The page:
The processed B-scans were used for analysis in ImageJ. Qualitative scoring of AMD and control eyes included scoring for presence or absence of: cystoid macular edema, subretinal fluid, hyperreflective foci within the retina, and loss of any retinal layer, including photoreceptor inner or outer segments. The photoreceptor inner segments (located between the slightly reflective external limiting membrane and the more highly reflective band at the photoreceptor inner segment/outer segment junction) and outer segments (between the reflective band at the photoreceptor inner segment/outer segment junction and the RPE) represented a very thin layer. Therefore, these segments were scored as present or absent rather than with thickness measurements.

In each AMD eye, the width of each druse was measured. For each druse larger than 200μm across, the following measurements were made (Figure 2A):

Figure 2
Measuring the thickness of the retinal layers in eyes with age-related macular degeneration (AMD) and normal eyes. On each druse of the AMD eye of Fig. 2A, the druse height (including retinal pigment epithelium (RPE)), the photoreceptor layer (PRL) height, ...
  1. Height of druse, including RPE. This was the height measured from the base of the druse through the top of the RPE.
  2. Height of PRL, which was measured as the distance between the top of RPE and the outer plexiform layer (OPL).
  3. Height of inner retina (IR), which was measured as the distance between the OPL and inner limiting membrane (ILM).

Retinal layers change in thickness across the macula. Therefore, in control eyes, height was measured (Figure 2B) at sites corresponding to the druse location, nasal or temporal to the fovea, in the AMD eyes. Due to the absence of drusen in these control eyes, for measurement #1, only the height of the RPE was considered. The extent of PRL thinning over each druse was compared to the PRL height at the corresponding location in control eyes.

For layer segmentation and analysis, the summed B-scans of both AMD and control eyes were imported into Amira software (Amira version 4.1; Mercury Computer Systems; Carlsbad, CA). The three layers, delineated by the three height measurements explained above, were segmented semi-automatically with manual post-correction (Figure 3). As explained in the next section, the areas of all layers were measured for comparison.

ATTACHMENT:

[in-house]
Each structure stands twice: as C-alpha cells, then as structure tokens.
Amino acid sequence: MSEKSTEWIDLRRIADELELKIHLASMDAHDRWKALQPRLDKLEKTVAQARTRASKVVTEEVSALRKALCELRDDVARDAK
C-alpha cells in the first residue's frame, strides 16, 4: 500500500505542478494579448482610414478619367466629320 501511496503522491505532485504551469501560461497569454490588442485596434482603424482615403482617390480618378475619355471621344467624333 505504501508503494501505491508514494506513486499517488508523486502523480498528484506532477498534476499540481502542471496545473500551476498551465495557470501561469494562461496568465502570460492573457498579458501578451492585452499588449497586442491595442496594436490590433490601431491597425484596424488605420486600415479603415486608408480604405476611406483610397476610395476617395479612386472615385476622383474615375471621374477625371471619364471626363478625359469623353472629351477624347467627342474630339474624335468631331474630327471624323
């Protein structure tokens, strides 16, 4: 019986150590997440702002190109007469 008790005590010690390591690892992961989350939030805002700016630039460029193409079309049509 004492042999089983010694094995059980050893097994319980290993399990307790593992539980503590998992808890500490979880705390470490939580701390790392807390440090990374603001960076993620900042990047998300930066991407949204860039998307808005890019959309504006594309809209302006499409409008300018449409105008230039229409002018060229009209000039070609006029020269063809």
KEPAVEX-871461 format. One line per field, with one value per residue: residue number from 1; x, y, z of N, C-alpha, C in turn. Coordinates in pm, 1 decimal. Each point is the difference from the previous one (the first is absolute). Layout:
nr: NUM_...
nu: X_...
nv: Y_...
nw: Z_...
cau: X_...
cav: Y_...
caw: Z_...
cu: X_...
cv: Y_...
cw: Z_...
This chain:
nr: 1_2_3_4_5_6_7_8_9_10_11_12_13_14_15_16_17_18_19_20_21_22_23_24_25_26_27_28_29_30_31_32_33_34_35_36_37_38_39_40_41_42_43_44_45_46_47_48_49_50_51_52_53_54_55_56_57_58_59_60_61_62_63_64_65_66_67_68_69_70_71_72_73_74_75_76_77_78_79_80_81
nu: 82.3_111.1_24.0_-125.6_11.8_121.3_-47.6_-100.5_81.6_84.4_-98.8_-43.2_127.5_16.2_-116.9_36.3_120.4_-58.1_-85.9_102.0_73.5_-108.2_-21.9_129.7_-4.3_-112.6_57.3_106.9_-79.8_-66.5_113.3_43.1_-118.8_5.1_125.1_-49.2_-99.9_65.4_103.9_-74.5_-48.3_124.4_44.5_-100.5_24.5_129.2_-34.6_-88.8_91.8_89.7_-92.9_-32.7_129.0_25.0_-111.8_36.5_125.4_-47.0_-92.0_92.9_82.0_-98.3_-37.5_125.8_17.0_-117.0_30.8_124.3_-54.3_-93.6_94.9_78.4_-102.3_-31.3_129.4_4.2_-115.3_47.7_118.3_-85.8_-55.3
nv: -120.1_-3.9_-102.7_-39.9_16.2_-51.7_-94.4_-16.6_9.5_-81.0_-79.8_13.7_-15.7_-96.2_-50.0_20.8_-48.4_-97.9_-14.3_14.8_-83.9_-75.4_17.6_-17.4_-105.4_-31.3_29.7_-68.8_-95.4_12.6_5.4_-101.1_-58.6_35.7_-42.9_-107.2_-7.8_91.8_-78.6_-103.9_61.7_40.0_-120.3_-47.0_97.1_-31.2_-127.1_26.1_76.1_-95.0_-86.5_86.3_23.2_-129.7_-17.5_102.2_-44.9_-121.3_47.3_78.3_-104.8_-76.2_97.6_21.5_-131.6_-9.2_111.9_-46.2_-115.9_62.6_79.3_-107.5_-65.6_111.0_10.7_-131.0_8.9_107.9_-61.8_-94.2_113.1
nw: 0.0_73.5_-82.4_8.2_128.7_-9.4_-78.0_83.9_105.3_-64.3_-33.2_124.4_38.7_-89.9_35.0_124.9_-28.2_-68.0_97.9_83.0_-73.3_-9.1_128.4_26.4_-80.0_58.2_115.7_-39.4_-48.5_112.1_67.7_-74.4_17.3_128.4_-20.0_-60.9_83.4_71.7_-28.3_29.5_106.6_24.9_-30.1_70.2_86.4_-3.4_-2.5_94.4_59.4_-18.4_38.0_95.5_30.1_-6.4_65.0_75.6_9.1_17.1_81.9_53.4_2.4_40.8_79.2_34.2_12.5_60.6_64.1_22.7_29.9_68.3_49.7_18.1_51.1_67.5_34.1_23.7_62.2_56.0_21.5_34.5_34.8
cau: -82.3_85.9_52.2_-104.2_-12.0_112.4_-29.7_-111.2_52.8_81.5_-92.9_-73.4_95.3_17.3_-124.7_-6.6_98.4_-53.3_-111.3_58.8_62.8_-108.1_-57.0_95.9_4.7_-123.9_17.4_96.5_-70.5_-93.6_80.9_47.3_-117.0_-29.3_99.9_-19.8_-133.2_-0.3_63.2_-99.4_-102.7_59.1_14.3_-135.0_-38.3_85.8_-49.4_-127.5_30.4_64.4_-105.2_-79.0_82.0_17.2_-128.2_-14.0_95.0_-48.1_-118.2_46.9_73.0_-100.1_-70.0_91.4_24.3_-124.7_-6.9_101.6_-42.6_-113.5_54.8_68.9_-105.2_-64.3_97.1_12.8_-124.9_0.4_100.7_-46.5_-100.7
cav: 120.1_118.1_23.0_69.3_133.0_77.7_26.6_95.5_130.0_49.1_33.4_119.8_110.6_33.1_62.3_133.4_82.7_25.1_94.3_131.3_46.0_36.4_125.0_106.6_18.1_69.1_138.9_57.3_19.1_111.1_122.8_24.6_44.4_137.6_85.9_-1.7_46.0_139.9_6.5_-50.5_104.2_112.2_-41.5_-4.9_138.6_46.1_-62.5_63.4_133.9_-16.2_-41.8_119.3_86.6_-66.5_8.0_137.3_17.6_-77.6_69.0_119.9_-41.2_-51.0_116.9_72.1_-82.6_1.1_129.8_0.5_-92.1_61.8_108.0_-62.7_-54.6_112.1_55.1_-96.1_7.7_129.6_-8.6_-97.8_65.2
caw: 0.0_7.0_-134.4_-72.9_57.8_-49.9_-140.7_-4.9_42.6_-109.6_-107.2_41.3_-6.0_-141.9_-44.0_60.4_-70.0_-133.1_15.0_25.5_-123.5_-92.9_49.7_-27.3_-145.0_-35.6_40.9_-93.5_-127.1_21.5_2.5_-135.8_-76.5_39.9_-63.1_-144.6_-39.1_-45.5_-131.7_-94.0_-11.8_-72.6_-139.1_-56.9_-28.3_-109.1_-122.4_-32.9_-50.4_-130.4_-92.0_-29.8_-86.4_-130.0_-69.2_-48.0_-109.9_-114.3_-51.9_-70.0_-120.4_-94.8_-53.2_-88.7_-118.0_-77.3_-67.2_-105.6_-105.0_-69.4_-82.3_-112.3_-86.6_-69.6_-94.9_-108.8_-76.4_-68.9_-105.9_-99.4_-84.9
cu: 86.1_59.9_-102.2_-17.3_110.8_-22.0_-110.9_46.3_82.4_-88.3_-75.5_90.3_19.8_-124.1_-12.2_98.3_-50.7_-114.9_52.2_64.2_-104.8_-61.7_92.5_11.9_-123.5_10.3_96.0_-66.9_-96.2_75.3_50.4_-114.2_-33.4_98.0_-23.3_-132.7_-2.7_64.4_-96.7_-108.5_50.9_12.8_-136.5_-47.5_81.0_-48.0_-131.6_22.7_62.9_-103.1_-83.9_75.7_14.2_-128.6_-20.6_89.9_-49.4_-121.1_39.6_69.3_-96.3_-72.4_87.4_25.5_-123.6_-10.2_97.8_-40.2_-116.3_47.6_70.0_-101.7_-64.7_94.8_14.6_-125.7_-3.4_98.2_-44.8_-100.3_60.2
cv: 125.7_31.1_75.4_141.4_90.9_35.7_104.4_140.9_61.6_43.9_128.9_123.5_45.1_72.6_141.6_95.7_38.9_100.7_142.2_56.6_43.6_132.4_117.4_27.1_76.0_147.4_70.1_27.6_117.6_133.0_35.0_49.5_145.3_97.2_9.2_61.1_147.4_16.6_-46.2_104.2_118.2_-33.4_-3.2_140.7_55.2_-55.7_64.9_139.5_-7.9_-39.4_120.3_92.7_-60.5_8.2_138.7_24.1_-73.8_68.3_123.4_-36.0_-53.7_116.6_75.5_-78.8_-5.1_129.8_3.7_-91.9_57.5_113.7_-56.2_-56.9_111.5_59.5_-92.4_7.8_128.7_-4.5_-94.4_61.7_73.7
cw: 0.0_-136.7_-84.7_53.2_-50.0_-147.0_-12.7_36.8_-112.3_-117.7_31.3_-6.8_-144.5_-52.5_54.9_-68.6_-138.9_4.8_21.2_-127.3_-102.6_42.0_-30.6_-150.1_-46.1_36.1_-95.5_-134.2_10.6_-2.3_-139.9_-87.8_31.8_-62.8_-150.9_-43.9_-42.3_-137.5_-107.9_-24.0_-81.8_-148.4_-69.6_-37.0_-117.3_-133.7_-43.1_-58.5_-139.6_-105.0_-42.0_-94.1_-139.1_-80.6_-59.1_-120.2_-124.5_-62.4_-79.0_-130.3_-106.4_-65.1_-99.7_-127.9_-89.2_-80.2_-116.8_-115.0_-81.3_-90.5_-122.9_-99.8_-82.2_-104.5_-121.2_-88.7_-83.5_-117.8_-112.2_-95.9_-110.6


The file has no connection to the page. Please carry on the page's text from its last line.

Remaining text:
Figure 3
Following the layer definitions in Figure 2, three distinct layer areas were semi-automatically segmented using Amira software. Fig 3. A, and Fig 3. B show the segmented retinal pigment epithelium (RPE) and drusen (blue line), photoreceptor layer (green ...

Statistical Methods

Although observations from different subjects are independent, those from the same eye and those from two eyes of each subject may be correlated. This type of data is called clustered data. In spite of the possible dependency, the estimators obtained by ignoring dependency, called estimators based on a working independence model, are still unbiased or consistent for large number of independent subjects. We adjust the dependency when we calculate the variance estimator of an estimator using the generalized estimating equation method of Liang and Zeger26 and reported the two sided P-values when appropriate. Statistical methods are detailed further in Appendices A, B, C, and D.

Results

Seventeen eyes of twelve patients with non-neovascular AMD and seventeen eyes of ten control patients were scanned with SDOCT and underwent analysis. The age range of enrolled non-neovascular AMD subjects was 66 to 82 years, with a median age of 74 years; six patients and nine eyes were female. The age range of enrolled control subjects was 62 to 74 years, with a median age of 68 years; seven patients and twelve eyes were female. The mean visual acuity of the AMD eyes was logMAR 0.22 (approximately 20/32−, with standard deviation of 0.21) and of the control eyes was 0.06 (approximately 20/25+, with standard deviation of 0.14). Two control eyes had visual acuity of less than 20/40 due to cataract with normal fundus exam.

A qualitative difference in the PRL was visible focally over drusen. In most eyes, the drusen appeared to bulge into the PRL, without corresponding displacement of the overlying inner retinal layers. With SDOCT, evaluation of the PRL could be divided into photoreceptor nuclear layer, photoreceptor inner segments, and photoreceptor outer segments. In all control eyes both the external limiting membrane (a faint reflective band above the photoreceptor inner segment/outer segment junction) and the photoreceptor outer segments (including the prominent hyperreflective band at the photoreceptor inner segment/outer segment junction) appeared grossly normal and in many AMD eyes these also appeared normal without thinning over the drusen. However, in eight of 17 AMD eyes (47%), there was definite photoreceptor outer segment loss focally over at least one druse. In each case this was also associated with disruption or loss of the reflective band at the photoreceptor inner segment/outer segment junction. It was difficult to judge whether the external limiting membrane (ELM) was definitely abnormal at each of these sites. We found no cystoid macular edema, subretinal fluid, or loss of any inner retinal layer.

The photoreceptor nuclear layer showed faint hyper-reflective haze in three of 17 control eyes (18%) and prominent hyper-reflective haze associated with sites of drusen in 11 of 17 AMD eyes (67%). The reflective haze in the AMD eyes was a focal poorly demarcated increase in reflectivity of the photoreceptor nuclear layer over drusen or extending laterally on the non foveal side of the druse (Figure 4A and 4B). The haze was less common and less prominent over smaller drusen. It was not present over all large drusen and did not correlate with loss of the photoreceptor outer segments. Within the PRL, intense hyper-reflective foci were present in 7 of the 17 AMD eyes (41%) and in none of the control eyes. These foci were located over or laterally within 200 microns of drusen and not in areas without drusen (Figure 5). Although the outer borders of the OPL demonstrated some blurring over drusen, otherwise there was no qualitative change to the inner retinal layers except for a shift in position over drusen.